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It could take 20 election cycles, ‘or 90 years,’ before House reaches gender parity, says Equal Voice

By Rachel Aiello      

Newly released findings from Equal Voice and Abacus Data reveal that 58 per cent of respondents believe the current level of female political representation in Canada is adequate, or even too high. Currently, women occupy just 26 per cent of the seats in the House.

Teanna Noel Ducharme, left, Daughter of the Vote delegate for Skeena-Bulkley Valley, B.C.; Canadian Teachers’ Federation Heather Smith; and Equal Voice's Grace Lore, Catherine Fortin LeFaivre, and Nancy Peckford, at the National Press Theatre on Monday, March 6, 2017. The Hill Times photograph by Rachel Aiello
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PARLIAMENT HILL—At the current rate of change, it could take 20 election cycles before women reach gender parity in the House, Equal Voice Canada is predicting, according to new data that reveals one-quarter of Canadians think gender parity in the Commons will never be achieved.

Equal Voice and Abacus Data released new, nationwide survey data on Monday that asked more than 2,100 Canadian adults about their opinions and perceptions of women in politics. The poll found that a majority believed it will take nearly two decades before the number of men and women in politics is equal. Another quarter of Canadians believed gender parity will never happen in the House.

“At the current pace of change it’s going to take much longer to reach parity than people think, unless we see substantive change. … At the current rate of change, it’s going to be another 90 [years] before we see an equal number of men and women,” in Canadian politics, said Equal Voice senior researcher Grace Lore. “Those surveyed by Abacus estimated that it would be another four election cycles, but I estimate 20.”

Nancy Peckford, executive director of Equal Voice—a multi-partisan organization dedicated to electing more women in Canada—said on Monday that conscious steps need to be taken by political parties, and candidates themselves, to ensure more women appear on the ballot as a first step towards fixing this imbalance.

“Our political institutions have been largely male-dominated for so long that I think people have difficulty imagining them as gender-balanced institutions,” said Ms. Peckford, who went on to note that considering only one-third of political candidates were women in the last federal election, there’s “not even a chance” of getting parity.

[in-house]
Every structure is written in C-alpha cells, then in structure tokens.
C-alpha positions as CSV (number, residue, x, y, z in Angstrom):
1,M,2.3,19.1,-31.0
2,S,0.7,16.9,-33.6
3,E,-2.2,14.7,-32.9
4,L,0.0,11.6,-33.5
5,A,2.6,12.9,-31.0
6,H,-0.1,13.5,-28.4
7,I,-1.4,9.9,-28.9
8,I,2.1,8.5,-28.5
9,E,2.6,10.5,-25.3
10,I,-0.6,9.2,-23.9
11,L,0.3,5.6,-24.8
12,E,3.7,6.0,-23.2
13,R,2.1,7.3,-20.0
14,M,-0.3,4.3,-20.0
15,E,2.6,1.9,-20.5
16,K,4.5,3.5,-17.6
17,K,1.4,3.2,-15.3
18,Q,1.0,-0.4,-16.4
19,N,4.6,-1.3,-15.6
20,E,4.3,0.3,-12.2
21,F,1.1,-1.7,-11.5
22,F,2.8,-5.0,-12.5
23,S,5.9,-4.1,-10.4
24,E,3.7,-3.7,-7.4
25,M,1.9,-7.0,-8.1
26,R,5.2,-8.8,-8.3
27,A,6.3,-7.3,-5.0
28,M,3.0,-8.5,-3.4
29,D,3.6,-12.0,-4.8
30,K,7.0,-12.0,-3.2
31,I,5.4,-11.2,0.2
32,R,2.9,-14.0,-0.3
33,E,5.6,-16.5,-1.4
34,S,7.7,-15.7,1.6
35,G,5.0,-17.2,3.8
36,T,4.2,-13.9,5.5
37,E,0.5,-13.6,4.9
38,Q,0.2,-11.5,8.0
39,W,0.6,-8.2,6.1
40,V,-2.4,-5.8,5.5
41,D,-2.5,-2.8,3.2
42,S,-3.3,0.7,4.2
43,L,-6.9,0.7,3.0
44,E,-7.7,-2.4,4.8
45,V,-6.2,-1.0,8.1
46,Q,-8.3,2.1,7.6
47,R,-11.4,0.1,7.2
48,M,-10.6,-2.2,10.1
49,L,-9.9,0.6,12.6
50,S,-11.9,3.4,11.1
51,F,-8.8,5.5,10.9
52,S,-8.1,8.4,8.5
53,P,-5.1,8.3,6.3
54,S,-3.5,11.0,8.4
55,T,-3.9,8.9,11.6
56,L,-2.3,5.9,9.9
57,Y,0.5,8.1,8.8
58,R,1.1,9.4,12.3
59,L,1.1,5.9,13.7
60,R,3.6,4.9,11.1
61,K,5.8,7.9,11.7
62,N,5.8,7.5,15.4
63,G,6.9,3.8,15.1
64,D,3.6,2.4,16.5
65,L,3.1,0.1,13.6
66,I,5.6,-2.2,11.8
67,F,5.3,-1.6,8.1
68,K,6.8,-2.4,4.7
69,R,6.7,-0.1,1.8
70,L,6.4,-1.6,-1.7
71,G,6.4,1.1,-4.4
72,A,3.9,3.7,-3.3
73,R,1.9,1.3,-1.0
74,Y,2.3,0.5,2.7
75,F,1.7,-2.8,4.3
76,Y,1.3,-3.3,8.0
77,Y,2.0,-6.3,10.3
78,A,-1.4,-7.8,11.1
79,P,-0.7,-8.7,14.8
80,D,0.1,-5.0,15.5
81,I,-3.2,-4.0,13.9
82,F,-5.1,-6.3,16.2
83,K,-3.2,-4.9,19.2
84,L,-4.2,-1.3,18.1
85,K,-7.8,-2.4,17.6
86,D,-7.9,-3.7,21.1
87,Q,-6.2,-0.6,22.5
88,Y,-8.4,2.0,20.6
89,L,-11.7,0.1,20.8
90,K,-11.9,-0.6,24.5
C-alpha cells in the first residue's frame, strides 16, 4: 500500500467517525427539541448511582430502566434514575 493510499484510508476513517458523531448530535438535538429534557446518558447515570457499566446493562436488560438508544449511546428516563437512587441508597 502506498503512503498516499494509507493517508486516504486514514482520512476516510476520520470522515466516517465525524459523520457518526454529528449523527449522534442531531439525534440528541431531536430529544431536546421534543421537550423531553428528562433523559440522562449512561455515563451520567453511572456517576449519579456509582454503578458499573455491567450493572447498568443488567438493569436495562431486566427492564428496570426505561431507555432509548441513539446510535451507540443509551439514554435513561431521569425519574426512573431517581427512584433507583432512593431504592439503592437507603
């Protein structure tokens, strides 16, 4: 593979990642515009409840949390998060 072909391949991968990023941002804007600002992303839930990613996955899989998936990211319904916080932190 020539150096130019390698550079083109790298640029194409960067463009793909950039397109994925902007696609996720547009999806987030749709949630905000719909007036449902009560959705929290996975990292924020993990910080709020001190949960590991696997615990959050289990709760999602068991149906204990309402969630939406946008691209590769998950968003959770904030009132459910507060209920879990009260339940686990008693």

The organization’s research also found that more than half of Canadians said they thought there are already too many, or an appropriate number, of women in Canadian politics—something Equal Voice said is a result of considerable overestimation of how many women currently hold elected office in this country.

However, 59 per cent of young (aged 18-36) female respondents said there are too few women elected, while young men were the most optimistic group about the prospect of reaching parity sooner. Fifty-eight per cent of young male respondents said they believe the current level of female political representation is adequate, or even too high.

Currently, there are 88 female MPs in the House making up 26 per cent of the seats of the Commons.

“As a researcher, what is particularly striking to me … is the gap between the perception of women in politics and the reality,” said Ms. Lore. “It’s clear to me that in a country that values equality and democracy, Canadians think we’re doing better than we are. But we remain 63rd internationally when it comes to women’s political representation.”

Ms. Lore added: “Every single group surveyed, based on party, age, region, and gender, overestimated the number of women in politics.”

The study found that the average estimate for female representation in the House of Commons was 31 per cent.

Just 40 per cent of those surveyed said they’d recommend a woman they know to run for office, while 22 per cent said they wouldn’t advise it.

As for why people believe women are discouraged from entering elected life, 30 per cent cited politics’ adversarial nature; 28 per cent said it is because parties don’t recruit enough women; and 26 per cent said it was because of family obligations.

“The findings today are very important because it shows where Canadians are currently at in their attitudes and their views around women and politics,” said Teanna Noel Ducharme, a member of the Nisga’a Nation and Daughter of the Vote delegate for Skeena-Bulkley Valley, B.C., who joined Ms. Peckford, Ms. Lore and other representatives at the National Press Theatre mid-morning on March 6 to discuss the survey’s findings.

Monday’s release of the data launches several days of Equal Voice activism on the Hill in the lead up to the March 8 “Daughters of the Vote” event that will see 338 women aged 18 to 23 take the seat of their MPs in the Commons on International Women’s Day in order to communicate their vision for Canada.

“How do we compel parties to make it a priority to attract a higher number of women to run on a continual basis? How do we attract emerging young leaders to play key roles in campaigns, and run themselves to be their parties’ candidate?” asked Ms. Peckford, noting these are some of the questions they’ll be putting to the delegates this week.

According to Abacus, the margin of error on the survey is plus or minus 2.2 per cent, 19 times out of 20, and the data was weighted according to census data.

The Hill Times 

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